Murray Parish Trust raises £116,000 to fund double cubicle for the Paediatric Intensive Care Unit at Southampton Children’s Hospital
The Paediatric Intensive Care Unit (PICU) at Southampton Children’s Hospital has 16 beds and treats around 1,000 critically ill and injured children every year. As a specialist hospital and regional trauma centre for the whole of central Southern England, the exceptional PICU staff provide the highest level of intensive care for children from across nine counties.
With Sarah and Jim’s personal experience of their baby daughter Ella-Jayne being treated for a heart defect in the PICU at Southampton Children’s Hospital, they know all too well how important these new cubicles are for children, their families and the staff caring for them, which is why we have chose to raise funds specifically for this refurbishment.
“PICU is a unique critical care environment, as each patient has an accompanying parent who is not only being exposed to a highly stressful and emotional time, but also at risk of contracting and transmitting infections to both their child and other patients and families on the ward. These new isolation rooms will reduce the risk of infection for both parents and children and give them the privacy they deserve during the most traumatic time of their lives and we’re so thrilled to have been able to support with their funding as a result of our successful Hares of Hampshire campaign in summer 2022. We know from our personal experience with Ella-Jayne that these new additions to PICU will make a huge difference to families on the ward”– Sarah Parish & Jim Murray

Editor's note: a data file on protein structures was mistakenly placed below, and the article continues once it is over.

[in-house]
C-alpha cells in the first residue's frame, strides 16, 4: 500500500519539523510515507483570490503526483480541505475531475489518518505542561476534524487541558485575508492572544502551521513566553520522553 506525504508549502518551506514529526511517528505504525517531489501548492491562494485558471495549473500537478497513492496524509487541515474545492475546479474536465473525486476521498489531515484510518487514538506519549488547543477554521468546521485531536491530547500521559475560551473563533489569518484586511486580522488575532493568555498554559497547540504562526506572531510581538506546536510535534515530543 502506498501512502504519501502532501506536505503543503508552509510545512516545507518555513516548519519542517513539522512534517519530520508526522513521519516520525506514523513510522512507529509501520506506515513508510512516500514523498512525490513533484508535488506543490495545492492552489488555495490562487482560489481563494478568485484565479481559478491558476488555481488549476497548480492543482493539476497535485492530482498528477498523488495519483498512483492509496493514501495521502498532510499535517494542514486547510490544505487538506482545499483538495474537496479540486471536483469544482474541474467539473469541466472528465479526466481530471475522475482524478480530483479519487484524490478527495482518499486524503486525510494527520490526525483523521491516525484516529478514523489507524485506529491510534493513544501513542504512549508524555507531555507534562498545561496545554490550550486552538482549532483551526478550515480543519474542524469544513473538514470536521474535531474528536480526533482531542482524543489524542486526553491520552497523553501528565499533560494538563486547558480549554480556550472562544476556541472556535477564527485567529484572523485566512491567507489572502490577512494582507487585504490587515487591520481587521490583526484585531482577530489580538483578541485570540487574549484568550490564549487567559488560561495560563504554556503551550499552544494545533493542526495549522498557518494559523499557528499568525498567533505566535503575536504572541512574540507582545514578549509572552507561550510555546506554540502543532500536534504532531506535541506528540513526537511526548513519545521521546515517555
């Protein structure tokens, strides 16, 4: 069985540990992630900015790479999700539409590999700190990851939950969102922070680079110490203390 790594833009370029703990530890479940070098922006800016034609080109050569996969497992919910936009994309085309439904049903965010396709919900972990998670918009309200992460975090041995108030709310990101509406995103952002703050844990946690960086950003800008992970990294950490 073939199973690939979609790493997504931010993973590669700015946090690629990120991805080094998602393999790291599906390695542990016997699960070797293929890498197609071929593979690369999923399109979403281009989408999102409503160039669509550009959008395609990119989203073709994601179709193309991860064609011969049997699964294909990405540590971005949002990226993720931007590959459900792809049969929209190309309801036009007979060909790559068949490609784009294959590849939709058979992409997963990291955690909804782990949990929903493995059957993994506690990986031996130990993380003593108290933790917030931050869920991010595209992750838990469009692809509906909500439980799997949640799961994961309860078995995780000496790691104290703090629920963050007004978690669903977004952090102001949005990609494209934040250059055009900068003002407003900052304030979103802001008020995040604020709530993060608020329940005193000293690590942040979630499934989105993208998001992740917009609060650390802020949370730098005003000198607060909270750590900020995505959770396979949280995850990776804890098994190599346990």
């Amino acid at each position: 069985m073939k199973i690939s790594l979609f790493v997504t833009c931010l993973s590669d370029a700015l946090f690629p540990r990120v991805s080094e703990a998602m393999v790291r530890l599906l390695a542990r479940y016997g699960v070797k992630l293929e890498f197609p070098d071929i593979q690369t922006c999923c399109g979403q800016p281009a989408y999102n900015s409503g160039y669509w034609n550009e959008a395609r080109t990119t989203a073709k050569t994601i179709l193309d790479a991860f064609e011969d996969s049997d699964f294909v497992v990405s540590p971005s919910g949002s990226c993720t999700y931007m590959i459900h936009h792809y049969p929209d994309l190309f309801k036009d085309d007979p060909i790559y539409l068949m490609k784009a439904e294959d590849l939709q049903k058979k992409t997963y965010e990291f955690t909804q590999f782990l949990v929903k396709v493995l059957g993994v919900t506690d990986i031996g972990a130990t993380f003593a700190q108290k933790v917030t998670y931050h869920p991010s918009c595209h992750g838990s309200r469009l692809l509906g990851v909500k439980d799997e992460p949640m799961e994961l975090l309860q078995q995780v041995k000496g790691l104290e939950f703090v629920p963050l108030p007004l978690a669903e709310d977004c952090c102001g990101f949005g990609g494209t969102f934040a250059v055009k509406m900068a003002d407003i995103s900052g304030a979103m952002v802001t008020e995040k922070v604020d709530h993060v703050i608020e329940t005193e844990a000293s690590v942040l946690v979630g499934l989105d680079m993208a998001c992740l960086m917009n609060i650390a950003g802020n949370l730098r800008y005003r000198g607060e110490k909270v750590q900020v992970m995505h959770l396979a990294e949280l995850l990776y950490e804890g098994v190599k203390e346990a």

As part of a £1m project, University Hospital Southampton has created five new isolation cubicles within the PICU, maintaining the 16 existing bed spaces. These cubicles will help provide the very best possible experience for patients and their families in what is often a highly traumatic and stressful time. Staff will be more able to have private and quiet conversations with families, improving confidentiality and crucial psychological support all the while being more sensitive to the needs of individual patients and families during their journey in intensive care, which for some can last many months.
The cubicles will have a child-friendly, comforting design and will have full length glass partitions and sliding doors with built in privacy blinds to ensure as much natural light is maintained for the space and the rest of the unit.
Other features include:
- LED lit picture panels on the ceiling which are proven to reduce stress and anxiety for conscious patients
- Colourful images printed onto healthcare standard wall panels
- Sensory equipment and upgraded lighting to enhance care for children with additional needs and disabilities, mental health difficulties or those who are experiencing high levels of distress and anxiety
- Hospital standard, reclining comfortable chairs for parents, especially supportive for breastfeeding mums